Indeed, in the Tata-Docomo case, where the government was not even a party, it argued that while it was true that an arbitration court had asked Tatas to pay Docomo damages based on a contract they had signed, since the contract was not permitted under Indian law, the damages couldn’t be paid.
Given how the taxman wanted to tax Swiss firm Xstrata’s arbitration award—against Delhi-based Dalmia Bharat—as ‘windfall gains’, the firm has to be happy with the rap the taxman received from the Delhi High Court. While it is not clear whether the taxman will appeal the ruling all the way to the Supreme Court in time-honoured fashion, the taxman’s behaviour only underscores the pitfalls that firms doing business in India have to live with. Arbitration is the result of a dispute between two contracting parties, and as the judgment said, cannot possibly be considered to be ‘windfall gains’ as has been described in Article 22(3) of the Double Taxation Avoidance Agreement between India and Switzerland—the Article talks of income from lotteries, races, card games, gambling, betting … So, is the taxman, even if unknowingly, saying that enforcing arbitration awards in India is really a matter of luck, a lottery?
Certainly, India’s recent history would seem to suggest this is true. In several cases, like Reliance-ONGC and Antrix-Devas, where the government (or PSU) has lost an arbitration case, instead of paying up, the government has challenged this in a local court even though, under the law, arbitration awards are only to be challenged rarely, and on very limited grounds like fraud in the award. Indeed, in the Tata-Docomo case, where the government was not even a party, it argued that while it was true that an arbitration court had asked Tatas to pay Docomo damages based on a contract they had signed, since the contract was not permitted under Indian law, the damages couldn’t be paid. Fortunately for Docomo, the judge would have none of this, and insisted the award be paid; if this meant the Tatas had violated the Fema law, he ruled, the group could be penalised for that separately. And, in other cases, like Vodafone and Cairn Energy, where the foreign firms took the government to global arbitration forums on the retrospective tax, despite then-finance minister Arun Jaitley saying the government would respect arbitration/court rulings on the tax, the government’s stand has all along been that the cases cannot even be arbitrated. In several other cases, such as the ones involving Reliance Industries, the government kept delaying appointing arbitrators, and, finally, the courts had to step in. And, in the case of NHAI’s disputes with contractors—it has disputes of around Rs 50,000 crore—even after Jaitley promised that, once contractors had won an arbitration, NHAI would pay 75% of the amount, it did nothing of the sort. Instead, it asked the contractors to give it bank guarantees for the amount—in case NHAI managed to get the courts to reverse the awards—which negated the FM’s promise.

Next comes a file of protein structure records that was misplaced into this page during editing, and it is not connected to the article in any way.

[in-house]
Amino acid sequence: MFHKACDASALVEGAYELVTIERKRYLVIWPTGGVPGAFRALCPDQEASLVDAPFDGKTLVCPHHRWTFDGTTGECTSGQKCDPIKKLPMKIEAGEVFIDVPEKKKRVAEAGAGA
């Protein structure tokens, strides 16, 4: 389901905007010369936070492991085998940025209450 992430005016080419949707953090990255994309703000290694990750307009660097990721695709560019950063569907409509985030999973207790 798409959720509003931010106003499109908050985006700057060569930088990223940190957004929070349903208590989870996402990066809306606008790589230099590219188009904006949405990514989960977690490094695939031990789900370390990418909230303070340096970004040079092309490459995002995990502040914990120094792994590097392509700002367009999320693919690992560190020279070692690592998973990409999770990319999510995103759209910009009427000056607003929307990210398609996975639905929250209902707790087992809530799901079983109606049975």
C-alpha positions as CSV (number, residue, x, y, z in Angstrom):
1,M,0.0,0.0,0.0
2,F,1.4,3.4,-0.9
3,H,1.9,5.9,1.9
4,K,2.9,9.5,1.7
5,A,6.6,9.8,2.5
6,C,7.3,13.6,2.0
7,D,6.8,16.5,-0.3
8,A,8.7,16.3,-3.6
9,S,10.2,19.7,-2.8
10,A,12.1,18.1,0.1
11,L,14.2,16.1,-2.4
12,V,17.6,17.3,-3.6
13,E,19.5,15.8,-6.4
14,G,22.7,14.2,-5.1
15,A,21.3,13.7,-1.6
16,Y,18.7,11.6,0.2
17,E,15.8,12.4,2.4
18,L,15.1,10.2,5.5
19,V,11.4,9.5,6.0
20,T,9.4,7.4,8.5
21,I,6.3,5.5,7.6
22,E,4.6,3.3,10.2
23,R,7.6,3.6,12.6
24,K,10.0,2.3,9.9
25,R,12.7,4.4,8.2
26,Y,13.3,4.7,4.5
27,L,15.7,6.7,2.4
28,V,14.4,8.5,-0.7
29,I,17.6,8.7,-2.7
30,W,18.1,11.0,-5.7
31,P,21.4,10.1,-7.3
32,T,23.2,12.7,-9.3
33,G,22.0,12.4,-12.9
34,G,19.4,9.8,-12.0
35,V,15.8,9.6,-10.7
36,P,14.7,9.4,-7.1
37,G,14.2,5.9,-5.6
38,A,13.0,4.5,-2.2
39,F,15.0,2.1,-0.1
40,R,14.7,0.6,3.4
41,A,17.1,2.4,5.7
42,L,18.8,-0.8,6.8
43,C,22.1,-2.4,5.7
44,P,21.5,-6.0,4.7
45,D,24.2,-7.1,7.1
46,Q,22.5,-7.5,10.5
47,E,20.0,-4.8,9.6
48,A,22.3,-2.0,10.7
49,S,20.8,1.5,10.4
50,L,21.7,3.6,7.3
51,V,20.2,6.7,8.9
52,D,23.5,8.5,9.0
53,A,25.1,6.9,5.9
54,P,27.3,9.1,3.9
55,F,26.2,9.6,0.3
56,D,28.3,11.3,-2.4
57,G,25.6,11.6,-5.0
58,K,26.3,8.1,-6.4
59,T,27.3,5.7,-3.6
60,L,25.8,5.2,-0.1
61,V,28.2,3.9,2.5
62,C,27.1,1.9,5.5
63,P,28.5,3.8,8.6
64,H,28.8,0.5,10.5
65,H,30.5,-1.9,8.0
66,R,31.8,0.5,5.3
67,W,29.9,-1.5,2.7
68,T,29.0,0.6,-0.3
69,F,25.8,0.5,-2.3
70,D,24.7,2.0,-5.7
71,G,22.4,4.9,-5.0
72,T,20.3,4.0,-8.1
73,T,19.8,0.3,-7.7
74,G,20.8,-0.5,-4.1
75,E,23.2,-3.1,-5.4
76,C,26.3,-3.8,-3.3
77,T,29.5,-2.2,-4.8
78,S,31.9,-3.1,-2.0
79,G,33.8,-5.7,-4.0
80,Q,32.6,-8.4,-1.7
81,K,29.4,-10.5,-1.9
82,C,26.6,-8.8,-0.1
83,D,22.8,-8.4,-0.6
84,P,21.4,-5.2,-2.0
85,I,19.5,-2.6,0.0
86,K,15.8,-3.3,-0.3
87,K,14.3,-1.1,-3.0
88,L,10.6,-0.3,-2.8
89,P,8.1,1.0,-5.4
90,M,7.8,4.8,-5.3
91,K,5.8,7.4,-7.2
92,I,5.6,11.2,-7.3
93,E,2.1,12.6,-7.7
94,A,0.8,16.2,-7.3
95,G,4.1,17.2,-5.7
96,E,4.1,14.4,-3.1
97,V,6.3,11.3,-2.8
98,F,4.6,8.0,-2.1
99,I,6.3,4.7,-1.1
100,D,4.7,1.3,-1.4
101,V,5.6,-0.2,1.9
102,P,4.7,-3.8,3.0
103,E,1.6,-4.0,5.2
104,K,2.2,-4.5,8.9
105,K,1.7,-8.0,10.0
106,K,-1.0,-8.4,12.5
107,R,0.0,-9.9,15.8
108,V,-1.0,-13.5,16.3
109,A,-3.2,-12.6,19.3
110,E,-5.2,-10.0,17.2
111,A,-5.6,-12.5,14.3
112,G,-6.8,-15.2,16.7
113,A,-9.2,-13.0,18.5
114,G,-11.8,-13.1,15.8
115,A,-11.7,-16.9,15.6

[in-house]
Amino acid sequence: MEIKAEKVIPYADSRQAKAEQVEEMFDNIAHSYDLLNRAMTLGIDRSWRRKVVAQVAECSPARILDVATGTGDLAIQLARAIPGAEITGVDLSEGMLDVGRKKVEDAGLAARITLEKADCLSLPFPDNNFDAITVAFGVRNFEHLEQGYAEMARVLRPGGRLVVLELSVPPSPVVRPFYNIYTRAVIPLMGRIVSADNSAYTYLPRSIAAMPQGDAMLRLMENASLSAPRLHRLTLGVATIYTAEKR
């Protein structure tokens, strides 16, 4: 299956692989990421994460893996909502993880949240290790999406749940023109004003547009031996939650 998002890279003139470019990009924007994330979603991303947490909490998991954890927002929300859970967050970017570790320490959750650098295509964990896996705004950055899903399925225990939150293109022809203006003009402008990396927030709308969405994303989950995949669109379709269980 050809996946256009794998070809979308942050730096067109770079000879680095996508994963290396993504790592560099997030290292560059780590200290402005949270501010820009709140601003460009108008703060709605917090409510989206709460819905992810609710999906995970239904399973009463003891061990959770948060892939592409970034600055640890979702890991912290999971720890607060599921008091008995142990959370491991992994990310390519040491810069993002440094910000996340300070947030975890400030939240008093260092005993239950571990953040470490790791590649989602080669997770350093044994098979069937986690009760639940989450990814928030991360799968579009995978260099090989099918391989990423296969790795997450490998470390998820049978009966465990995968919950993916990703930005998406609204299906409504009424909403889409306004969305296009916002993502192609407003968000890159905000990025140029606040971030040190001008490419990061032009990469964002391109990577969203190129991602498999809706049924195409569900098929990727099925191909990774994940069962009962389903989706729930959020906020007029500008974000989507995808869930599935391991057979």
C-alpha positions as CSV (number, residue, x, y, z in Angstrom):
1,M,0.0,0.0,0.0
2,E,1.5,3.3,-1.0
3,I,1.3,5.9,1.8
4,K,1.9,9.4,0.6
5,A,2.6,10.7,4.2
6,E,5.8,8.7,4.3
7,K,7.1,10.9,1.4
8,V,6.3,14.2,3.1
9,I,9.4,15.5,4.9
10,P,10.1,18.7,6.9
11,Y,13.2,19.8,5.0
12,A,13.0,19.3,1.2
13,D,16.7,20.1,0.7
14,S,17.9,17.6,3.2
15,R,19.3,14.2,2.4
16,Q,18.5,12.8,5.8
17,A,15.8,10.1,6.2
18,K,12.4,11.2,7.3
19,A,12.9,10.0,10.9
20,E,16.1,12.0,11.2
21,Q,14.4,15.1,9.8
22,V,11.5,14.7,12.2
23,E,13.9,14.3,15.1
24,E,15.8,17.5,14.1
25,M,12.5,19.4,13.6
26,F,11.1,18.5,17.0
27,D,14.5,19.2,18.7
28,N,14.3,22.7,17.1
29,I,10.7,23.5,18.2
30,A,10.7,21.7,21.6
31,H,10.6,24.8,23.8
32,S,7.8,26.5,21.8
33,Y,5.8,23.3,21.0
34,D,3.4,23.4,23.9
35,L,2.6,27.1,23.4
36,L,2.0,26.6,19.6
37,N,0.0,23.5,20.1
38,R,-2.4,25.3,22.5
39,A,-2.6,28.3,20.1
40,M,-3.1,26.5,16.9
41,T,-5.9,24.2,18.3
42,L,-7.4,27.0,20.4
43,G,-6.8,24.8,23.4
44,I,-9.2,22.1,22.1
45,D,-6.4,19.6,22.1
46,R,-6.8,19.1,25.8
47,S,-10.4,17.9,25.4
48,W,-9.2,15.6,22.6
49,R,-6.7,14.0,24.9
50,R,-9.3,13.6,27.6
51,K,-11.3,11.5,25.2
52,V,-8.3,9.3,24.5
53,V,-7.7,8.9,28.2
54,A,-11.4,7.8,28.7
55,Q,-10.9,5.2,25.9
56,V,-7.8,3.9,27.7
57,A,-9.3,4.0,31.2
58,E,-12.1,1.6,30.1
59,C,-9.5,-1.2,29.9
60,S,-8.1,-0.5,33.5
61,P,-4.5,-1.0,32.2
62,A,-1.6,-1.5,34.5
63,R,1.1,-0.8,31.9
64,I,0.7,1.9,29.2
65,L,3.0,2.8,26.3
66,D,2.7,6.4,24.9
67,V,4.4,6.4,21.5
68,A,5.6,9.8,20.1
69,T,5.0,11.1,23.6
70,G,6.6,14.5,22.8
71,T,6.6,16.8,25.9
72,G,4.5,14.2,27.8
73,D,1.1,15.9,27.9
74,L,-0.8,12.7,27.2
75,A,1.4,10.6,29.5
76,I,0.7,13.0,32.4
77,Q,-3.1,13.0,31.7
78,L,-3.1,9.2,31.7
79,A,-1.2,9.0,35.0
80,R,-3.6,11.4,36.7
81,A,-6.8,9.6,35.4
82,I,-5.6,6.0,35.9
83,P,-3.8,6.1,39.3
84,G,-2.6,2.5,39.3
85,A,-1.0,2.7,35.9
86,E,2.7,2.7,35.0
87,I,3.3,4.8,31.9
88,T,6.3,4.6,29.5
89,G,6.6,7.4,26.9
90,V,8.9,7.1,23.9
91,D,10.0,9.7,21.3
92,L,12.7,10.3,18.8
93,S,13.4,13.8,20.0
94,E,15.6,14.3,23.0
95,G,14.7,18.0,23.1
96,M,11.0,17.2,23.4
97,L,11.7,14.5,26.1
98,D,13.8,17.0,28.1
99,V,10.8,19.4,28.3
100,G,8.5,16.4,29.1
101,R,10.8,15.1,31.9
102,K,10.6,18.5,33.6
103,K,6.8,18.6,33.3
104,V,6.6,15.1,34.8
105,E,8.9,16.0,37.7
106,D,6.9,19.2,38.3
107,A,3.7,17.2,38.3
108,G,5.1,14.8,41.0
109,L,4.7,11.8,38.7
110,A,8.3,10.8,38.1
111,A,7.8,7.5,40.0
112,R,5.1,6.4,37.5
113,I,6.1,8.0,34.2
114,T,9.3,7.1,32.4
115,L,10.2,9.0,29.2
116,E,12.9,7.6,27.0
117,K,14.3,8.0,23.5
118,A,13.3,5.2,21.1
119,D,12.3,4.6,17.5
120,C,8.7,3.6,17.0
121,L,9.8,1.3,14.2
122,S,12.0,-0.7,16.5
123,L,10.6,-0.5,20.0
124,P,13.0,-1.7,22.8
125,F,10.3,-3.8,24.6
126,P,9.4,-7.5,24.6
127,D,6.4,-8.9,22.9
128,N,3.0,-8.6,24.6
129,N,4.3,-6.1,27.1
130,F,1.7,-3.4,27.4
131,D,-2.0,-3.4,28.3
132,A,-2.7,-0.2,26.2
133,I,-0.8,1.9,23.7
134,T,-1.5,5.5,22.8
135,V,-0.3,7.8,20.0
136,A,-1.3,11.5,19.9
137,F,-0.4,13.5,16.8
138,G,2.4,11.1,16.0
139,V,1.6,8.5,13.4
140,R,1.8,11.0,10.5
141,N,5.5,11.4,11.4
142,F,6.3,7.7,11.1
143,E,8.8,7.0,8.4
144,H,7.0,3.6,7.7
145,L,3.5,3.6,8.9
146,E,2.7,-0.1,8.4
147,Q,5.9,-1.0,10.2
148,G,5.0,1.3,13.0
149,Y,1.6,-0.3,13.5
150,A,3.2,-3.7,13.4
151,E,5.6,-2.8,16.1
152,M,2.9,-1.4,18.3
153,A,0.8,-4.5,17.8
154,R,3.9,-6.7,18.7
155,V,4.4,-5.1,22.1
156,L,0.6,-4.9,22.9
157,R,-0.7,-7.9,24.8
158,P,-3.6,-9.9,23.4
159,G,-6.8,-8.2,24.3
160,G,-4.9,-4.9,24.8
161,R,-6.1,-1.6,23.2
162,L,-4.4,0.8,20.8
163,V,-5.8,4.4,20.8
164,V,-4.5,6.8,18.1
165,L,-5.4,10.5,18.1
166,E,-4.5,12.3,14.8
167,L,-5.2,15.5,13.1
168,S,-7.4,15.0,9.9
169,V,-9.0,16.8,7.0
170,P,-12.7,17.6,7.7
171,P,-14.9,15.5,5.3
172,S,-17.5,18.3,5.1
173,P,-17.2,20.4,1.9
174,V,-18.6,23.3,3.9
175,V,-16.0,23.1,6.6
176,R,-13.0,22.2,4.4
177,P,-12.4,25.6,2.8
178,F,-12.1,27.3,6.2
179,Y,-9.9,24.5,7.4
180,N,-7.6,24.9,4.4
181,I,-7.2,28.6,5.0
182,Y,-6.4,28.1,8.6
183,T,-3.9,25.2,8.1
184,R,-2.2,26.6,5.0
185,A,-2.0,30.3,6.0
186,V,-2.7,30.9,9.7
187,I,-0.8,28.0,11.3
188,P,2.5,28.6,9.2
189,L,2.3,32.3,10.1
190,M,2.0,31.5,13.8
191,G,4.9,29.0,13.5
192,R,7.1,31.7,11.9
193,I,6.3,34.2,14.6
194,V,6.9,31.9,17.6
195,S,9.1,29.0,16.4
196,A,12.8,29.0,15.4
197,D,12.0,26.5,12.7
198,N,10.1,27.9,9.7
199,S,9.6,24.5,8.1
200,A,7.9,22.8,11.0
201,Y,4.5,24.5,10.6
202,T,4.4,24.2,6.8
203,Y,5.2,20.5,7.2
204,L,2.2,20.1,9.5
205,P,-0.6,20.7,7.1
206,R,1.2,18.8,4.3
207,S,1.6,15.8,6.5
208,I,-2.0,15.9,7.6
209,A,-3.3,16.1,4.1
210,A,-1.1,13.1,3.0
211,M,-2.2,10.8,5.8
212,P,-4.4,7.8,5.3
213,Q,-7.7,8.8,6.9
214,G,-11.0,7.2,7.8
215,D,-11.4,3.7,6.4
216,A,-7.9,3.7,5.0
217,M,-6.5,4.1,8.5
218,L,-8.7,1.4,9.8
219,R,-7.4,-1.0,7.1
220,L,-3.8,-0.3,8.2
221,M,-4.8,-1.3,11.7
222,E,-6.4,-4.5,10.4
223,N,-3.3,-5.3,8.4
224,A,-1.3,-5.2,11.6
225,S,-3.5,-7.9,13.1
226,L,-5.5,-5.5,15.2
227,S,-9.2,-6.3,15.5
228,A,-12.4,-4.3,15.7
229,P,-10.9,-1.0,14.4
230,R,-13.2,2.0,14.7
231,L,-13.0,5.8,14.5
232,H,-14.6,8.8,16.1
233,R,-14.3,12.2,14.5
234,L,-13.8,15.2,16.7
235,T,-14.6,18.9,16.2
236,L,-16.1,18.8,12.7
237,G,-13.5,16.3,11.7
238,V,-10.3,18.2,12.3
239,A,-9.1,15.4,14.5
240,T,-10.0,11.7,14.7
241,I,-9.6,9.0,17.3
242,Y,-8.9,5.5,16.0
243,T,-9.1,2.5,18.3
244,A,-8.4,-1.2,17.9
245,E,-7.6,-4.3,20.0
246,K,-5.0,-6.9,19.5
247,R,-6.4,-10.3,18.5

As this newspaper has repeatedly suggested, the direct and indirect tax boards need to look into the actions of the taxmen since this is a big problem area for most firms; apart from the specifics of cases, their implications need to be clearly discussed. The taxman, though, is not the only guilty party; challenging arbitration awards seems to be par for the course for most government departments. In this case, though, even the private sector Dalmia Cement tried the same tactic.